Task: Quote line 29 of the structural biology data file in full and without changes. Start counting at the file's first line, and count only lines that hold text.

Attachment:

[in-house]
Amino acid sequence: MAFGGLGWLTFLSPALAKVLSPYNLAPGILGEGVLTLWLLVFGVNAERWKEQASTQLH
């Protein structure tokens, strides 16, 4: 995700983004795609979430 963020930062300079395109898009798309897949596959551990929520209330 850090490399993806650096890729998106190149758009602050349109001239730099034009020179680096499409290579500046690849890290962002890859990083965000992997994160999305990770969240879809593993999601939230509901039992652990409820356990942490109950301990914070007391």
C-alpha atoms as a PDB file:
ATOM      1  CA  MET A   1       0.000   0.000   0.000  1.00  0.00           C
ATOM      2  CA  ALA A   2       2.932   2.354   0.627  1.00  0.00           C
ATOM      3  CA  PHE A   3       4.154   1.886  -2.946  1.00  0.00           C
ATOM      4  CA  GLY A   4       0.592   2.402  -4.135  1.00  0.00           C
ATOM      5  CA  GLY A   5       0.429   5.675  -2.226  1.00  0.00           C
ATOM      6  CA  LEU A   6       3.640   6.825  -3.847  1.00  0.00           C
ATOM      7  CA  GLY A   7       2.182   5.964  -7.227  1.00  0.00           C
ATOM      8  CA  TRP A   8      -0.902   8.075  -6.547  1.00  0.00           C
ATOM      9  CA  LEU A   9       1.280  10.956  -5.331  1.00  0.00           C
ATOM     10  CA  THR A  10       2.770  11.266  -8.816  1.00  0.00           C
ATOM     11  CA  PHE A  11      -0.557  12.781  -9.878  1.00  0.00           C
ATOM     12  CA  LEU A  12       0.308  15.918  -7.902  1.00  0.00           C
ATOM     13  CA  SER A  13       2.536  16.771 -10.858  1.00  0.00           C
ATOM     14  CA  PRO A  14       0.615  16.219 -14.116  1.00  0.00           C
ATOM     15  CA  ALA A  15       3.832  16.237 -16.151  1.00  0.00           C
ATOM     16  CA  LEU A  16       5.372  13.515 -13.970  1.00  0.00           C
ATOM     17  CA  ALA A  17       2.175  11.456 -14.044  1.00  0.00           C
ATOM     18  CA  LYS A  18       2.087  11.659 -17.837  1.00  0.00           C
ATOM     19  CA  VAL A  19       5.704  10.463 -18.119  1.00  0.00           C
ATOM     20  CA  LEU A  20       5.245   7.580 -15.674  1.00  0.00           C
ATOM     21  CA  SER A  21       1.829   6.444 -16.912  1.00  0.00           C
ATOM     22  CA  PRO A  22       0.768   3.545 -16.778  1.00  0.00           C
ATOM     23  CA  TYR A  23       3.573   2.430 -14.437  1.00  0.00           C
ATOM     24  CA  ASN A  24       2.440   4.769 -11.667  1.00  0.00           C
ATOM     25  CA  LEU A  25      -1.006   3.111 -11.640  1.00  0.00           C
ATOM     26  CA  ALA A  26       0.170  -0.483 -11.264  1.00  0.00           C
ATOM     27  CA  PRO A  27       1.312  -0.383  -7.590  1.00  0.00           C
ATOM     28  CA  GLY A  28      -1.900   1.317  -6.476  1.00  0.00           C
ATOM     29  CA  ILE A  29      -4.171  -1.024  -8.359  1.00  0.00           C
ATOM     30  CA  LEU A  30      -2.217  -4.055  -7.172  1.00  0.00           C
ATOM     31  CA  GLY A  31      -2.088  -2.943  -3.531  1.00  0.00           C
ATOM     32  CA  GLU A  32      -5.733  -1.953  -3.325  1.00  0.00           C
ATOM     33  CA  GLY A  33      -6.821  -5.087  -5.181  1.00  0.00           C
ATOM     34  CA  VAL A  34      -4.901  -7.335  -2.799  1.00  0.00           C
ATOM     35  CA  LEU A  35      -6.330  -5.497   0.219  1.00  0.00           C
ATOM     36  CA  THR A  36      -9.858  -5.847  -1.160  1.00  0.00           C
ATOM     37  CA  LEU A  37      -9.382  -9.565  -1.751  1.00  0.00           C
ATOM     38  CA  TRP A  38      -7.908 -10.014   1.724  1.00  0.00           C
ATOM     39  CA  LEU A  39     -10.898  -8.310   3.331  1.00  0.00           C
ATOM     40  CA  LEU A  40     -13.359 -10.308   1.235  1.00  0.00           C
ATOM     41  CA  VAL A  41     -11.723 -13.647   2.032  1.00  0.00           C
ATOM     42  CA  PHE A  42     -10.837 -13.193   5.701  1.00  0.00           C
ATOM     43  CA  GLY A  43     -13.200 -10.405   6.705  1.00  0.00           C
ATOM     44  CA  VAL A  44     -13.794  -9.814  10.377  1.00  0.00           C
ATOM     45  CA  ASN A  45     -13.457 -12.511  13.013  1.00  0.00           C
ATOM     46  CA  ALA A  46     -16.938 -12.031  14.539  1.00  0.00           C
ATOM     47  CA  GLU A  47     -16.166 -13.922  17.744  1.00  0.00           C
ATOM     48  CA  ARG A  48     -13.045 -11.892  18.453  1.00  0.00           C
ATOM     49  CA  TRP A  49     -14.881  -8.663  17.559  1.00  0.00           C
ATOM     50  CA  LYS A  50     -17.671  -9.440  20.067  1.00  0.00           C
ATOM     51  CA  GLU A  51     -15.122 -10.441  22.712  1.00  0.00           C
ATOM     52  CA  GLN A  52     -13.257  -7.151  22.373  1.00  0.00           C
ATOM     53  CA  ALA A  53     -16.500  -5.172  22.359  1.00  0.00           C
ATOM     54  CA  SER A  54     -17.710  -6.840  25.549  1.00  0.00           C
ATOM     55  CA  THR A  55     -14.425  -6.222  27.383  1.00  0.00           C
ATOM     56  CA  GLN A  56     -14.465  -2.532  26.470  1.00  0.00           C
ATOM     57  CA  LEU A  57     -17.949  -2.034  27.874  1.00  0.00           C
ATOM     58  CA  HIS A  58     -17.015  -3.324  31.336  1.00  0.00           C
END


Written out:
ATOM     25  CA  LEU A  25      -1.006   3.111 -11.640  1.00  0.00           C